On Friday night, Donald Trump crashed a carefully choreographed diplomatic dance between the United States, the People’s Republic of China, and the Republic of China by taking a call from the Taiwanese president. The official diplomatic contact between the two heads of state overturns decades of convoluted U.S. policy toward mainland China, and the response from American partisans has been predictably hyperbolic. Liberals hyperventilating into a paper bag can breathe easy knowing that Trump’s decision isn’t going to spark a great-power war anytime soon. The American right should not, however, presume that there will be no costs incurred by Washington as a result of this new direction for U.S. foreign policy.

Judging only from the perceptibly panicked response from Democrats, Trump’s decision to engage in direct contact with President Tsai Ing-wen represented a prelude to a geopolitical crisis of a scale unseen since the Cold War. Conservatives and Republicans have allowed themselves similar hyperbole in assessing the virtues of Trump’s decision to test the One China policy.

National Review’s Ian Tuttle welcomed the call as a sign that the United States will once again be in the business of supporting free and independent governments and divest from the unproductive occupation of coddling dictators. “America’s ideals are fragile,” he wrote. “Wherever they happen to spring up, we should aim to nourish them.”

“He was serving notice on Beijing that it is dealing with a different kind of president — an outsider who will not be encumbered by the same Lilliputian diplomatic threads that tied down previous administrations,” boomed the Washington Post’s Marc A. Thiessen unreservedly. That’s a charitable interpretation.

Thiessen insists Trump was briefed on the issues according to the Washington Post’s reporting, but the Post only cites Trump transition officials making that assertion. “According to State Department officials, the president-elect was not briefed by the agency ahead of his call to the Philippines president nor before any of his calls to world leaders since his election,” NBC News revealed after the Taiwan call was announced.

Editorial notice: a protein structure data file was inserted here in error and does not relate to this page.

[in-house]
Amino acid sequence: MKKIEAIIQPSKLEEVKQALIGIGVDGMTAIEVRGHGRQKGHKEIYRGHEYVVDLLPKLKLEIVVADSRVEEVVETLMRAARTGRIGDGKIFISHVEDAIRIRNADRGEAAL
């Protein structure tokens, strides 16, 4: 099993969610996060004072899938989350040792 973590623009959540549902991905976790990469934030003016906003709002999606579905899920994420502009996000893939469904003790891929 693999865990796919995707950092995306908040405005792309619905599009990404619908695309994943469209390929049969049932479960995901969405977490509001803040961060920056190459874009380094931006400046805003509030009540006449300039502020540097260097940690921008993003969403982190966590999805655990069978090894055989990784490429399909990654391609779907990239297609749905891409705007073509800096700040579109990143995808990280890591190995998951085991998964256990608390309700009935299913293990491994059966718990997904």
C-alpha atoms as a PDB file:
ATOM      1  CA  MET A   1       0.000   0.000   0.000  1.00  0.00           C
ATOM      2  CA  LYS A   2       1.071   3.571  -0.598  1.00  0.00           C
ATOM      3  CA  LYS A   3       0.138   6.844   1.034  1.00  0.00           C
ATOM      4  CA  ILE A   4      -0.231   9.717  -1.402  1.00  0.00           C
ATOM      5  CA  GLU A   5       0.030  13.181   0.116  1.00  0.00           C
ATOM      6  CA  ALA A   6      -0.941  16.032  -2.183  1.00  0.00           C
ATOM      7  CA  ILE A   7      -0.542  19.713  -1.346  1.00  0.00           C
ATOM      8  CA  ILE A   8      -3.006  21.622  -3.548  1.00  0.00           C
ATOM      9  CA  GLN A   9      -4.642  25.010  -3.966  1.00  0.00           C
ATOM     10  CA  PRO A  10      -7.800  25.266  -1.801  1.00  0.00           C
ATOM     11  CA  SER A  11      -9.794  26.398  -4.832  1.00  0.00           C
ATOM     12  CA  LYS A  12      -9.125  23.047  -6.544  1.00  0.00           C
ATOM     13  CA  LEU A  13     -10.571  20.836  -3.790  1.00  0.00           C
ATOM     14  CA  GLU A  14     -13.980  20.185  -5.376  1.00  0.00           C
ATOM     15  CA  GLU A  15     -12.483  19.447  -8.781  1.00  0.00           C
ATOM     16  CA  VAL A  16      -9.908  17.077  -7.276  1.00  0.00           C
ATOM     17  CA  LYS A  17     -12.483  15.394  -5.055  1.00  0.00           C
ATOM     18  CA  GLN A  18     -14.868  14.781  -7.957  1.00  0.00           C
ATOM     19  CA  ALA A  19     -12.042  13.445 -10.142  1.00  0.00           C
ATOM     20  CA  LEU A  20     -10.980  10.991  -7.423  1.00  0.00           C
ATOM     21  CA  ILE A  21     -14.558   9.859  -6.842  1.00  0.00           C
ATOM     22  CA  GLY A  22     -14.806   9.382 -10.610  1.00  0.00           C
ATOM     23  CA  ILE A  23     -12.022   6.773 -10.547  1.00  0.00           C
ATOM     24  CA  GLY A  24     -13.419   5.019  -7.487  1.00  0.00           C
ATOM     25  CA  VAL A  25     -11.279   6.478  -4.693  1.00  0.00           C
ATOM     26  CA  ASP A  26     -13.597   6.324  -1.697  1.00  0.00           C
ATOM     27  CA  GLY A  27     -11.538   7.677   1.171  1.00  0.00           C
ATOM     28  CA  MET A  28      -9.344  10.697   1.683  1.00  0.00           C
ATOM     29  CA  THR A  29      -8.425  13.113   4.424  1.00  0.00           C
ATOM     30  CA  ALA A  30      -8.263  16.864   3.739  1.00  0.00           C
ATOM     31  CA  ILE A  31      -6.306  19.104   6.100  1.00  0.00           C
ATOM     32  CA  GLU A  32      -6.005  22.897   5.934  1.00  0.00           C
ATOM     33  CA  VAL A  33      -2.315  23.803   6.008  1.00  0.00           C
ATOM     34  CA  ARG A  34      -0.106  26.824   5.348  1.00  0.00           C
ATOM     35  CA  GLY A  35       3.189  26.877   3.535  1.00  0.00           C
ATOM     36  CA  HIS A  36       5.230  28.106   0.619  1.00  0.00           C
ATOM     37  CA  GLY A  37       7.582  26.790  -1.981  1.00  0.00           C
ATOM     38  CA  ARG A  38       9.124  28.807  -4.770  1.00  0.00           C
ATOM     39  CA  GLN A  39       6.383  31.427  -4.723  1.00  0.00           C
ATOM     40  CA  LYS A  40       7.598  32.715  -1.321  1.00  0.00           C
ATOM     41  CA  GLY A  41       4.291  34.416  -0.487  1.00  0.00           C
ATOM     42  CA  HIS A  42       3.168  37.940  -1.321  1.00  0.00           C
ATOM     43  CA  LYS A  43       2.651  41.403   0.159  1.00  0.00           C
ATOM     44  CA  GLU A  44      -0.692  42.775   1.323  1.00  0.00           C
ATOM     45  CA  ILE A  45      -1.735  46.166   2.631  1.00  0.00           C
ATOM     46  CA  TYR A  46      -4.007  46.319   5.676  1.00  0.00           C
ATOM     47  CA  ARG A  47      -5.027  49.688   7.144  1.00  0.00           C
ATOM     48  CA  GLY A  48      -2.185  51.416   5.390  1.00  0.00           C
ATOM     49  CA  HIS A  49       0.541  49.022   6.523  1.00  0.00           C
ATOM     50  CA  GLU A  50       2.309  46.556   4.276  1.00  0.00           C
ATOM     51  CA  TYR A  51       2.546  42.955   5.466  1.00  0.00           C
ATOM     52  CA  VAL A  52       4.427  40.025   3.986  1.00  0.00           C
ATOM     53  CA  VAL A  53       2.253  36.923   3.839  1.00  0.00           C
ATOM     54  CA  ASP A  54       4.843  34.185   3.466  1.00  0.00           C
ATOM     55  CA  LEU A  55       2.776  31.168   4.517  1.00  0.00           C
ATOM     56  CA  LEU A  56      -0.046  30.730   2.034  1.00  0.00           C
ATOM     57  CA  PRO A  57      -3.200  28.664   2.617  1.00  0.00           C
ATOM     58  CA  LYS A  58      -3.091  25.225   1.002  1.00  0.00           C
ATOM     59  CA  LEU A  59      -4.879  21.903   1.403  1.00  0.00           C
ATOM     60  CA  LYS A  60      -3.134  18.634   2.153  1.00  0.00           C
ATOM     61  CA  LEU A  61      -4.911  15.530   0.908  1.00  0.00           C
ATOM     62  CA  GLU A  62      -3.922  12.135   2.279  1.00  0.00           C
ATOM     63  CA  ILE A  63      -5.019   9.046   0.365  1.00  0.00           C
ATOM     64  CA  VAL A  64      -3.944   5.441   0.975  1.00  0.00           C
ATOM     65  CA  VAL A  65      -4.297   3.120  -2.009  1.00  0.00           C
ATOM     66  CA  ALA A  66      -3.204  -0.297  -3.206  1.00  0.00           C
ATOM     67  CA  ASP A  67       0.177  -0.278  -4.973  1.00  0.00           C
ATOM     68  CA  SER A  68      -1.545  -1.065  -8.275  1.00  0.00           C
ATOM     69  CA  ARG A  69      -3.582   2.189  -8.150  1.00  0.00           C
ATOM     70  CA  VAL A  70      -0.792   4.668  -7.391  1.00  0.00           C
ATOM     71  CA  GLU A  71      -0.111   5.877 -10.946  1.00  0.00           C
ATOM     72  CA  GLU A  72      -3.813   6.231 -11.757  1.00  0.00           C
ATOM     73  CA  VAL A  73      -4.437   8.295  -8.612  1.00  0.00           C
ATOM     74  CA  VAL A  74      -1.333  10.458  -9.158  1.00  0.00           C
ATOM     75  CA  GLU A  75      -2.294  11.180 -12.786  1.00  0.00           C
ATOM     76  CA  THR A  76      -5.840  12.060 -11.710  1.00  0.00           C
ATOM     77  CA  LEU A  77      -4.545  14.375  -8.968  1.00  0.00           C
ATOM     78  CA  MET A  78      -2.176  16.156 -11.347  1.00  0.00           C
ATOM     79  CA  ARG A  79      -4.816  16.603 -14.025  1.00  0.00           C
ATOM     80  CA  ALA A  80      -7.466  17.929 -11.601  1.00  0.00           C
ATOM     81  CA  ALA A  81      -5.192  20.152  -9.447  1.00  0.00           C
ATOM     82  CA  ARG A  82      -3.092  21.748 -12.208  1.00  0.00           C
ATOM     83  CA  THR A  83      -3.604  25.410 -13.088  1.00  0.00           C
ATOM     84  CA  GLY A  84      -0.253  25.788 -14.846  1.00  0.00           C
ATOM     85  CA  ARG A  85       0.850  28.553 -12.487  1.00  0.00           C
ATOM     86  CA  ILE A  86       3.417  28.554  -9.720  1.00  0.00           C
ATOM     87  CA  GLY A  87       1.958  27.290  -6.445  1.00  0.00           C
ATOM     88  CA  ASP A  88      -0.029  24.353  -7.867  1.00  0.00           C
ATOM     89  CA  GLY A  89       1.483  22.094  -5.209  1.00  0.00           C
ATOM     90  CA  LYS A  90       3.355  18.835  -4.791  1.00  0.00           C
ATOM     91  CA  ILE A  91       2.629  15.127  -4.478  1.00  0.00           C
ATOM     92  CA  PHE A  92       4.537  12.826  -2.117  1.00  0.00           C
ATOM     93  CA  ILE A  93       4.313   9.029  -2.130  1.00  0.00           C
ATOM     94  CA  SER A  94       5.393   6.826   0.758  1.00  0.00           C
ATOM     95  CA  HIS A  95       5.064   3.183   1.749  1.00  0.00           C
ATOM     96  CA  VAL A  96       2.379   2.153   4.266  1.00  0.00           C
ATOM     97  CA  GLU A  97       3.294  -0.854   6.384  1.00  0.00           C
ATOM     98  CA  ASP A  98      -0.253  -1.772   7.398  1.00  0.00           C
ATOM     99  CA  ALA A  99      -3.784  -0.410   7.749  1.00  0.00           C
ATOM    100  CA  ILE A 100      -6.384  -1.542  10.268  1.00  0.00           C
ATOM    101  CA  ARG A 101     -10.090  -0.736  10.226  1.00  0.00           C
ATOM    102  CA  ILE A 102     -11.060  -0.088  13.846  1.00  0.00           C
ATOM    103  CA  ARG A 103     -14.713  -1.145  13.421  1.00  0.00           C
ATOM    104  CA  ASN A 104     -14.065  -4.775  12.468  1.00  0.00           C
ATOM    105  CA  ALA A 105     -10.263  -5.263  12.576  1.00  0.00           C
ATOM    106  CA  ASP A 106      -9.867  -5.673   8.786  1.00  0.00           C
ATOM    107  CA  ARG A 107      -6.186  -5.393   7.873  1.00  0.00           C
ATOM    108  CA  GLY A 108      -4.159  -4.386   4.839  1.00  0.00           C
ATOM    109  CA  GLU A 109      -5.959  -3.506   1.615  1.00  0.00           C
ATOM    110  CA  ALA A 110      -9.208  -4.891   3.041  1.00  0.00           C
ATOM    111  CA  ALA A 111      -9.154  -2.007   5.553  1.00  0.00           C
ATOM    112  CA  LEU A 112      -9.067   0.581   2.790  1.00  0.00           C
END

There is a reason why American presidents consume State Department briefings before deciding to throw their findings out the window. The consequences for the Sino-American relationship resulting from Donald Trump’s call may be months off–if they materialize at all. The consequences for Taiwan, however, could be imminent and far more difficult for Taipei to absorb.

What might those be? “[A]n increase in pressure on allies, further decrease in Chinese tourists, pressure on Taiwanese businesses, and so on,” said Jonathan Sullivan, director of the China Policy Institute at the University of Nottingham, when pressed on the issue by the South China Morning Post. Some suggest that the fretful reaction from media and Democrats in the United States to this change in policy by the incoming Trump administration will embolden Beijing to act more aggressively toward Taipei.

That confrontation might suit Taipei just fine. As Tuttle noted, the political party in Taiwan that has traditionally adopted a more conciliatory posture toward Beijing finds itself out of favor with voters today. Instead, the Taiwanese are turning toward a party that promises more strategic competition with the mainland. Given President Donald Trump’s semi-isolationist rhetoric in the campaign, Taiwan is going to seek reassurances regarding America’s historic commitment to the Republic of China’s defense. Any confrontation between Beijing and Taipei necessarily puts more pressure on the United States to affirm that commitment and draws America deeper into the region’s conflicts. If Donald Trump hoped to avoid entanglements abroad on terms dictated by foreign capitals, the method by which he went about it leaves much to be desired.

These near-and long-term consequences don’t appear to have been thoroughly examined by the president-elect or his team. There is value to the idea that America’s bizarre One China policy might deserve to be scrapped or, at the very least, tested. Indeed, the abandonment of sclerotic and contradictory diplomatic niceties, the acknowledgment of realities Beijing finds inconvenient, and democracy promotion are all welcome. There will be a response, though, from the PRC for which America may not be prepared.

The contradictory messages from both the president-elect and his team over even which party made the call reveal to all honest observers that this was not some well-planned redefinition of America’s approach to foreign affairs in East Asia. The call was not followed by a coordinated or coherent messaging strategy from transition officials in the press. No one gamed out America’s grand strategy in the region or prepared a portfolio examining China’s likeliest responses to what it appears to regard as a provocative act. The Trump administration is winging it.

The sky isn’t falling here, but nor are decades of complicated U.S. foreign relations overturned overnight without consequences. The right would do well to avoid adopting the left’s overly simplistic view of Donald Trump’s naïve approach to geopolitics.

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